What happened

Shares of AMD (AMD 3.77%) climbed 29.3% in November following a positive earnings announcement, a new product announcement, and analyst upgrades. Investors are bullish about the semiconductor stock's momentum in the data center industry, which is an enormous market that's growing quickly.

So what

AMD's third-quarter earnings report impressed Wall Street, even though it cut revenue forecasts for the remainder of the year. The chipmaker is struggling with a weak global PC market, but the company still reported nearly 30% growth in the third quarter. Its data center segment is the primary catalyst for that growth, and it seems like that momentum will continue.

Engineer in a cleanroom suit examining a microchip held with tweezers.

Image source: Getty Images.

AMD's server processor market share now stands above 27%, and it's expected to exceed 30% next year. Numerous high-profile producers of server hardware use AMD chips, giving the semiconductor leader exposure to all of the major cloud computing leaders. That's an enviable spot to occupy.

More good news followed earnings, as AMD stock was upgraded by two different analysts. The company also announced a new generation of data center chips. This instilled confidence that AMD would continue winning market share in this high-growth industry.

Now what

AMD has struggled through the first week of December, giving back a chunk of the previous month's gains. The stock's forward P/E ratio is currently below 19, which is an attractive level if there's significant long-term opportunity in the data center market. That sort of valuation is more common among low-growth stocks or companies with financial health concerns, neither of which really apply to AMD. The semiconductor stock doesn't carry meaningful debt, and Wall Street is expecting around 6% growth next year.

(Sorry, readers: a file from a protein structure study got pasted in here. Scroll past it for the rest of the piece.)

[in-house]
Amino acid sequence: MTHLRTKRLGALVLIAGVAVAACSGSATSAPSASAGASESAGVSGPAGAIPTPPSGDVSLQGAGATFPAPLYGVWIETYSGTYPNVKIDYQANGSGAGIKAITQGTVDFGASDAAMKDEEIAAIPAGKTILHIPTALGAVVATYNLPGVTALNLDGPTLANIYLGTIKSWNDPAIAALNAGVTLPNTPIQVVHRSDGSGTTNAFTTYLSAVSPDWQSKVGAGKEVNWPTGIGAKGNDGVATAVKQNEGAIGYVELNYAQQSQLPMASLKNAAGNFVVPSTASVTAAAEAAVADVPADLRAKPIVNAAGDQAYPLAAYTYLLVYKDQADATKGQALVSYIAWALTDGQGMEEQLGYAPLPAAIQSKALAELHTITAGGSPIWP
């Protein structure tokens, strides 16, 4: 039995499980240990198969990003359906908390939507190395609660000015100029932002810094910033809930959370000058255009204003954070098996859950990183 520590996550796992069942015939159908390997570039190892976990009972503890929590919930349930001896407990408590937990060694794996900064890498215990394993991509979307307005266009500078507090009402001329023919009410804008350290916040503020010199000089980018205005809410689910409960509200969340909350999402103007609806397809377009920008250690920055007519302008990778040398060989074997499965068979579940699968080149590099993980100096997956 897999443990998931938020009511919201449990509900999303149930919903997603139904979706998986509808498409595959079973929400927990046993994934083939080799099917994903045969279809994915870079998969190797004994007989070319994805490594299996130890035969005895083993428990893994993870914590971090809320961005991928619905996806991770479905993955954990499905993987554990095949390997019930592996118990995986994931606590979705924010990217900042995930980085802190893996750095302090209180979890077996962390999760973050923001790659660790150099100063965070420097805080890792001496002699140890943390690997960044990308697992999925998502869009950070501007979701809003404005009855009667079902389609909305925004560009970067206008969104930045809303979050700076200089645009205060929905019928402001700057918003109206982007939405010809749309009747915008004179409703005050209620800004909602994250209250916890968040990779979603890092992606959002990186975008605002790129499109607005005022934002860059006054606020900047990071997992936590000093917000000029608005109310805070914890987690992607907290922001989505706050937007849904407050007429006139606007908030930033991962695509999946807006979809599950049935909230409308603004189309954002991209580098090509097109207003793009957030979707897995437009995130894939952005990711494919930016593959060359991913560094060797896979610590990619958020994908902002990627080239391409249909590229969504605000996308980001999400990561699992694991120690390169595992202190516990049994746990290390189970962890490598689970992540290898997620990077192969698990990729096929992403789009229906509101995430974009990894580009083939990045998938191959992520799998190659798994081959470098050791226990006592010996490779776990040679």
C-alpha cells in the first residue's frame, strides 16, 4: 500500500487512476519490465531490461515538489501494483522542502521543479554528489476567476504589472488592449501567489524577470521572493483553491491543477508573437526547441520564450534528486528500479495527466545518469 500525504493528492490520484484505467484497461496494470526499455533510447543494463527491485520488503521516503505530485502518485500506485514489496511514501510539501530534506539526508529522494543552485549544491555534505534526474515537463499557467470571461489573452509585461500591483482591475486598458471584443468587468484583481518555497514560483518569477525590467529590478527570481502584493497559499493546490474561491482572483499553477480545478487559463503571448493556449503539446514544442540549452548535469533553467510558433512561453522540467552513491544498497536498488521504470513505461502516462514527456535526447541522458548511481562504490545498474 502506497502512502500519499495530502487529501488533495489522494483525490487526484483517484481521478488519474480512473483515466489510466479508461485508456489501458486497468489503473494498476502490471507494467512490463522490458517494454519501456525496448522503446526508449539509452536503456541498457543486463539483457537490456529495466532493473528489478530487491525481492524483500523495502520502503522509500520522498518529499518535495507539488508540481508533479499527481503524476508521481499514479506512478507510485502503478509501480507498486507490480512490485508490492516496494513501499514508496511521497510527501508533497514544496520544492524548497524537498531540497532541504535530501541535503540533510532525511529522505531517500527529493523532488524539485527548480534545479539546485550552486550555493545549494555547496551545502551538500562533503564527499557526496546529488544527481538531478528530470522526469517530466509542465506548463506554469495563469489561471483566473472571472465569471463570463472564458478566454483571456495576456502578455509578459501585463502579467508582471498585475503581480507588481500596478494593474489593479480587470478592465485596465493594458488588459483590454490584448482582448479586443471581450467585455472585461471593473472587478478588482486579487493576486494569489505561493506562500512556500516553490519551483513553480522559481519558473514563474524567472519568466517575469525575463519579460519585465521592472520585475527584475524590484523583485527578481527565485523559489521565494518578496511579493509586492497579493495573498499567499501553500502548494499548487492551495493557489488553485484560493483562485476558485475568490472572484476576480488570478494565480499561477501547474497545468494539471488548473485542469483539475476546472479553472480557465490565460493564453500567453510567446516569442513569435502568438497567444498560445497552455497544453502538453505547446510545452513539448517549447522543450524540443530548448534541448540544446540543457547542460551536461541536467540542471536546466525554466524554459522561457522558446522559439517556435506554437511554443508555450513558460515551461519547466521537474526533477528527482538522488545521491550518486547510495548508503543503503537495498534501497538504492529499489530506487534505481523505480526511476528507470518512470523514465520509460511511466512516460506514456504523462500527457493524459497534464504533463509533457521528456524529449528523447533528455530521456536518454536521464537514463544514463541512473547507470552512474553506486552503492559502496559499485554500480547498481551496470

It won't exactly be smooth sailing for AMD in the short term. Its PC business, which has traditionally carried the stock, is likely to suffer for at least the next few quarters as consumers pull back on big-ticket spending. Semiconductor stocks are notoriously cyclical, and demand for computer components can drop quickly as inventories build up.That leads to simultaneous declines in pricing and sales volumes, which can crush cash flows in the short term. New generations of semiconductors are developed quickly, so there's no guarantee that market leaders will retain their position heading into the next cycle.

Valuations for established semiconductor stocks reflect the cyclicality intense competition of the industry, so they generally don't receive the lofty valuation ratios of software companies. AMD's forward P/E ratio might creep a bit higher, but don't expect it to drastically increase. Instead, today's buyers should be anticipating profit growth when the PC sector turns around to complement the growth in data center applications.